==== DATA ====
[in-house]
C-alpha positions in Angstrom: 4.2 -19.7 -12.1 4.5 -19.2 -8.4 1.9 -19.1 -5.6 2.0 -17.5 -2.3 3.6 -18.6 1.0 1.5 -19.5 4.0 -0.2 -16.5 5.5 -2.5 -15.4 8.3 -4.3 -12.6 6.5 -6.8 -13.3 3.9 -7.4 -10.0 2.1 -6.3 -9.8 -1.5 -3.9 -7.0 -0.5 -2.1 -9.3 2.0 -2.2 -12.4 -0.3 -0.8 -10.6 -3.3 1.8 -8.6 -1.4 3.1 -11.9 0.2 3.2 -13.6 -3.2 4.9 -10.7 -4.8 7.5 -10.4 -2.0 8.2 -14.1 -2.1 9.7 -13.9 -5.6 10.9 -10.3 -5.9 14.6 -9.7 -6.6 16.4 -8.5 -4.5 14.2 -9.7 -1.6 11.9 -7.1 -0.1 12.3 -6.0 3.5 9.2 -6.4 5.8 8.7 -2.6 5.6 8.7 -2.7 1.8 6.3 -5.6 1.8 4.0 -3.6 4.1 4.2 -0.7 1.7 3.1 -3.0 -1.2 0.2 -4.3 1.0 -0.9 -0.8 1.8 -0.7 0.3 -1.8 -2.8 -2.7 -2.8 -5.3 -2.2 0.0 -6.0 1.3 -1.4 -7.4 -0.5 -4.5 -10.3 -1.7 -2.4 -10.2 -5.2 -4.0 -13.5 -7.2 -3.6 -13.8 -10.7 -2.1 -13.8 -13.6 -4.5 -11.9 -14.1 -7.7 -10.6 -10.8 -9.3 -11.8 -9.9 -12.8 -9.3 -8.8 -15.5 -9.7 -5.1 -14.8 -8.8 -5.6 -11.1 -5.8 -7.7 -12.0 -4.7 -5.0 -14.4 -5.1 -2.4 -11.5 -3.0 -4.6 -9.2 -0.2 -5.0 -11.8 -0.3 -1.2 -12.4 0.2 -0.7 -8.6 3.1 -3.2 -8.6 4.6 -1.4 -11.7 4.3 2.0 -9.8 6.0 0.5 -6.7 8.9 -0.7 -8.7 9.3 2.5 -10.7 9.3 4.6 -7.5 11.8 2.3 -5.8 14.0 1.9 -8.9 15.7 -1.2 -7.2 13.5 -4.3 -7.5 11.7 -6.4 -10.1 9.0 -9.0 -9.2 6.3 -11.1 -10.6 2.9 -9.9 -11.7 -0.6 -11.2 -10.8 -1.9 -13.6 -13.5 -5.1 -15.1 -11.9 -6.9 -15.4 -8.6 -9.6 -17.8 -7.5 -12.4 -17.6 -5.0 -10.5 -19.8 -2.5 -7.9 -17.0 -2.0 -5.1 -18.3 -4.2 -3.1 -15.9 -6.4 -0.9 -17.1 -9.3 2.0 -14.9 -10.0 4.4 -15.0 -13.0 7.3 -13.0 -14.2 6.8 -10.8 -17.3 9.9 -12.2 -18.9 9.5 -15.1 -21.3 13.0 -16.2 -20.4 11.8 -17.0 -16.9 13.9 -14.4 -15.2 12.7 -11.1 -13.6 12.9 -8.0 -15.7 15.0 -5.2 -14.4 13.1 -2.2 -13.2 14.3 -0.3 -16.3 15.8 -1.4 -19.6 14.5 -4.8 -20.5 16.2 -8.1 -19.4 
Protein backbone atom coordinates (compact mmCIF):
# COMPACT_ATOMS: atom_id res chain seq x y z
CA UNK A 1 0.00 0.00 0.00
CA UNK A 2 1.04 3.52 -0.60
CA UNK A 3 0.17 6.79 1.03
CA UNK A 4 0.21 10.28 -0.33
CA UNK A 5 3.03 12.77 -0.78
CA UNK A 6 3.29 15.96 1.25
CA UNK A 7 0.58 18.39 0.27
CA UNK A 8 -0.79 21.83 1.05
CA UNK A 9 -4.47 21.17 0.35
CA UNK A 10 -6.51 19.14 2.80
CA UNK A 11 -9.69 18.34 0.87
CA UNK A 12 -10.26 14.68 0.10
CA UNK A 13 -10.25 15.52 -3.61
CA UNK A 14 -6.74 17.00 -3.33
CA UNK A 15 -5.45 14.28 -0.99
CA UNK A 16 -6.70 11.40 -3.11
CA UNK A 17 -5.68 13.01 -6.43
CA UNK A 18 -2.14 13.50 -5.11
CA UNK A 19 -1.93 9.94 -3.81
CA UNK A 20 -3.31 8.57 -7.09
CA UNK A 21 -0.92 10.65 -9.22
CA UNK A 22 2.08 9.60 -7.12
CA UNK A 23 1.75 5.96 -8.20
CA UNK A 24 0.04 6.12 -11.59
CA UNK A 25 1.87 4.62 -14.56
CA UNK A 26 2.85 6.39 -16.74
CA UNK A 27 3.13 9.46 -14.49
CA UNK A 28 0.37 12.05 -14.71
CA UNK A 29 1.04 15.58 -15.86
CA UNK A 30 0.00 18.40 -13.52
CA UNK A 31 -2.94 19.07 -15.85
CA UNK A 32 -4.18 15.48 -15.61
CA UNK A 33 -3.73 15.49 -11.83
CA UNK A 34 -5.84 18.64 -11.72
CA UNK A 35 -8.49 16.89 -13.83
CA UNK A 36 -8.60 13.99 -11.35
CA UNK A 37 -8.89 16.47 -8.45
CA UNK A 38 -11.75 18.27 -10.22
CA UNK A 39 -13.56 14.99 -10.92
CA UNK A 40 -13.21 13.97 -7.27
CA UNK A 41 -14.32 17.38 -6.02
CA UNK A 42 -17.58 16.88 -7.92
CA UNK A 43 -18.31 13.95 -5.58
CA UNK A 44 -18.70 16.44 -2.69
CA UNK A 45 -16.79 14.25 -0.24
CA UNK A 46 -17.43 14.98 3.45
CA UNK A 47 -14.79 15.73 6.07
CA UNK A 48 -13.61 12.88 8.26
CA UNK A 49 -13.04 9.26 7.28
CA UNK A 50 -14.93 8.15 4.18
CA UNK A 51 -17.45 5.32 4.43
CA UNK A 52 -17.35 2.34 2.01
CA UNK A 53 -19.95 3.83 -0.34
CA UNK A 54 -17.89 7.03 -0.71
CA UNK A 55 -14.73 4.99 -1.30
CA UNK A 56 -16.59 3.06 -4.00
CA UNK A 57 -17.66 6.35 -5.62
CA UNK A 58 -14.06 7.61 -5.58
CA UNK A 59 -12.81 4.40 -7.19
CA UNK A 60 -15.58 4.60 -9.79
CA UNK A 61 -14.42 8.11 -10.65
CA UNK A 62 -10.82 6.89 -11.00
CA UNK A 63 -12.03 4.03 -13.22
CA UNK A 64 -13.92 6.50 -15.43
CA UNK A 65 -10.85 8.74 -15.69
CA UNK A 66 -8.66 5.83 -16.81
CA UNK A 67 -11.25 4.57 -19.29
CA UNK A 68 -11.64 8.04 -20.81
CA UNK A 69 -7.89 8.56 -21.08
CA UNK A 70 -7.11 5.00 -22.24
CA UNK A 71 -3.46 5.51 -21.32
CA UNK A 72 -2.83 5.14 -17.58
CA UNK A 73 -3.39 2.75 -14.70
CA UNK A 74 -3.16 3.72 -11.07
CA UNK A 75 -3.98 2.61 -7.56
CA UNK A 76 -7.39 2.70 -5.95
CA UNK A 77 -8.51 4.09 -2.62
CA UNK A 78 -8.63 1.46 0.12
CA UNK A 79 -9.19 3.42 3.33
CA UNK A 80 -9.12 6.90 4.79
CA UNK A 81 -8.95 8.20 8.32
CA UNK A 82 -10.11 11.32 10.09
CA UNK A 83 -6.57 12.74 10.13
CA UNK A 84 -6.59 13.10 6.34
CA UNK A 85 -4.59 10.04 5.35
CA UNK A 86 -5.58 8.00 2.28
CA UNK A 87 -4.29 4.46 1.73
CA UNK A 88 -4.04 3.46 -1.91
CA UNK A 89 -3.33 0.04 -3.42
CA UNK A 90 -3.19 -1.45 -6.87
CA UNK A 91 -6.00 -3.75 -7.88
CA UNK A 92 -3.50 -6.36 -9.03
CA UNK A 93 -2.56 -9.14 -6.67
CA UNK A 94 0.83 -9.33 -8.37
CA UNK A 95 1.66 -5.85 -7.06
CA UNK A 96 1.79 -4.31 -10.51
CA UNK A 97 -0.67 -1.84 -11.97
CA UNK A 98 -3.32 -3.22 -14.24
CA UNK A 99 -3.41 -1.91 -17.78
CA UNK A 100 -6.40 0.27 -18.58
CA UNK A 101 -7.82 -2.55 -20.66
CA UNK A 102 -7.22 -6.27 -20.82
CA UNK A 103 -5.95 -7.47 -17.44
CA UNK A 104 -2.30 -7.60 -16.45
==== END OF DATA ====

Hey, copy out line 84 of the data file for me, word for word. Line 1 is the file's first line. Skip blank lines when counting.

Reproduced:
CA UNK A 80 -9.12 6.90 4.79